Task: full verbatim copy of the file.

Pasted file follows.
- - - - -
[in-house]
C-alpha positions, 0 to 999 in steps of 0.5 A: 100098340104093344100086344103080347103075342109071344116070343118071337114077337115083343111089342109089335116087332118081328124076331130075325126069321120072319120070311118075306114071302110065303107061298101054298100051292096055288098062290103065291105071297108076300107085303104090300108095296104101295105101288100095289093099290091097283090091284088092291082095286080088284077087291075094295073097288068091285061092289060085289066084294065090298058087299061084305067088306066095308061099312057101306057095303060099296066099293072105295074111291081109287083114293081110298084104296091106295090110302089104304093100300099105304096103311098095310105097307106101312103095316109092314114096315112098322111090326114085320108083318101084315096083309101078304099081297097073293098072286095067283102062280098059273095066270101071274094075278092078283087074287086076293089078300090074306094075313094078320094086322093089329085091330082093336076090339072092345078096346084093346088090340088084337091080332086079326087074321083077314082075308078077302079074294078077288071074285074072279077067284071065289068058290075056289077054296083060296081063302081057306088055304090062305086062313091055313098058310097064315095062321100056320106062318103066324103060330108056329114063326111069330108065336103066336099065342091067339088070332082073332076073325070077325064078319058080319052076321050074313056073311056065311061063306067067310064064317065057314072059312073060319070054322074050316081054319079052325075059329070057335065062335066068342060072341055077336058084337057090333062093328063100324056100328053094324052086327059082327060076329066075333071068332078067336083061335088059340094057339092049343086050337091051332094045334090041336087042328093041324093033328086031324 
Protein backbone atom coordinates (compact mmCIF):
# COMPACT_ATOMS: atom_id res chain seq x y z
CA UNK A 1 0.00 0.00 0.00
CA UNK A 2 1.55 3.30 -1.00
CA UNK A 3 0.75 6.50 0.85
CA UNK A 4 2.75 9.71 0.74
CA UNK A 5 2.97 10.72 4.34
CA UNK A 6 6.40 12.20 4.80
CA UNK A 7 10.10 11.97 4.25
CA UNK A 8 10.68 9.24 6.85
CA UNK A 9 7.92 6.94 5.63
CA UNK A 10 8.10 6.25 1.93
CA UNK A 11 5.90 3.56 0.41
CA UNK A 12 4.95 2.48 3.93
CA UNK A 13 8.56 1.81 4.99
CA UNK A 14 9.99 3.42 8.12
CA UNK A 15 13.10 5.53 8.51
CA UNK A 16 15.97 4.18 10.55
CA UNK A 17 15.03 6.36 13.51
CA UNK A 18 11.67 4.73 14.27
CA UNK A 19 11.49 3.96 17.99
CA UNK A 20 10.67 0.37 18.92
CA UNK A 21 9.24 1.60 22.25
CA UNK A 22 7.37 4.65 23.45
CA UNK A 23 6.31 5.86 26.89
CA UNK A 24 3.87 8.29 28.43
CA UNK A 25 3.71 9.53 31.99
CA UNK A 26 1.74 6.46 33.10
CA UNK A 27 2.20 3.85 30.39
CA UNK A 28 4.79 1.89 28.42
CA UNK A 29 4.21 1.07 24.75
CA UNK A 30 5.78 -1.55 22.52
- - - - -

[in-house]
C-alpha positions, 0 to 999 in steps of 0.5 A: 100098340104093344100086344103080347103075342109071344116070343118071337114077337115083343111089342109089335116087332118081328124076331130075325126069321120072319120070311118075306114071302110065303107061298101054298100051292096055288098062290103065291105071297108076300107085303104090300108095296104101295105101288100095289093099290091097283090091284088092291082095286080088284077087291075094295073097288068091285061092289060085289066084294065090298058087299061084305067088306066095308061099312057101306057095303060099296066099293072105295074111291081109287083114293081110298084104296091106295090110302089104304093100300099105304096103311098095310105097307106101312103095316109092314114096315112098322111090326114085320108083318101084315096083309101078304099081297097073293098072286095067283102062280098059273095066270101071274094075278092078283087074287086076293089078300090074306094075313094078320094086322093089329085091330082093336076090339072092345078096346084093346088090340088084337091080332086079326087074321083077314082075308078077302079074294078077288071074285074072279077067284071065289068058290075056289077054296083060296081063302081057306088055304090062305086062313091055313098058310097064315095062321100056320106062318103066324103060330108056329114063326111069330108065336103066336099065342091067339088070332082073332076073325070077325064078319058080319052076321050074313056073311056065311061063306067067310064064317065057314072059312073060319070054322074050316081054319079052325075059329070057335065062335066068342060072341055077336058084337057090333062093328063100324056100328053094324052086327059082327060076329066075333071068332078067336083061335088059340094057339092049343086050337091051332094045334090041336087042328093041324093033328086031324 
Protein backbone atom coordinates (compact mmCIF):
# COMPACT_ATOMS: atom_id res chain seq x y z
CA UNK A 1 0.00 0.00 0.00
CA UNK A 2 1.55 3.30 -1.00
CA UNK A 3 0.75 6.50 0.85
CA UNK A 4 2.75 9.71 0.74
CA UNK A 5 2.97 10.72 4.34
CA UNK A 6 6.40 12.20 4.80
CA UNK A 7 10.10 11.97 4.25
CA UNK A 8 10.68 9.24 6.85
CA UNK A 9 7.92 6.94 5.63
CA UNK A 10 8.10 6.25 1.93
CA UNK A 11 5.90 3.56 0.41
CA UNK A 12 4.95 2.48 3.93
CA UNK A 13 8.56 1.81 4.99
CA UNK A 14 9.99 3.42 8.12
CA UNK A 15 13.10 5.53 8.51
CA UNK A 16 15.97 4.18 10.55
CA UNK A 17 15.03 6.36 13.51
CA UNK A 18 11.67 4.73 14.27
CA UNK A 19 11.49 3.96 17.99
CA UNK A 20 10.67 0.37 18.92
CA UNK A 21 9.24 1.60 22.25
CA UNK A 22 7.37 4.65 23.45
CA UNK A 23 6.31 5.86 26.89
CA UNK A 24 3.87 8.29 28.43
CA UNK A 25 3.71 9.53 31.99
CA UNK A 26 1.74 6.46 33.10
CA UNK A 27 2.20 3.85 30.39
CA UNK A 28 4.79 1.89 28.42
CA UNK A 29 4.21 1.07 24.75
CA UNK A 30 5.78 -1.55 22.52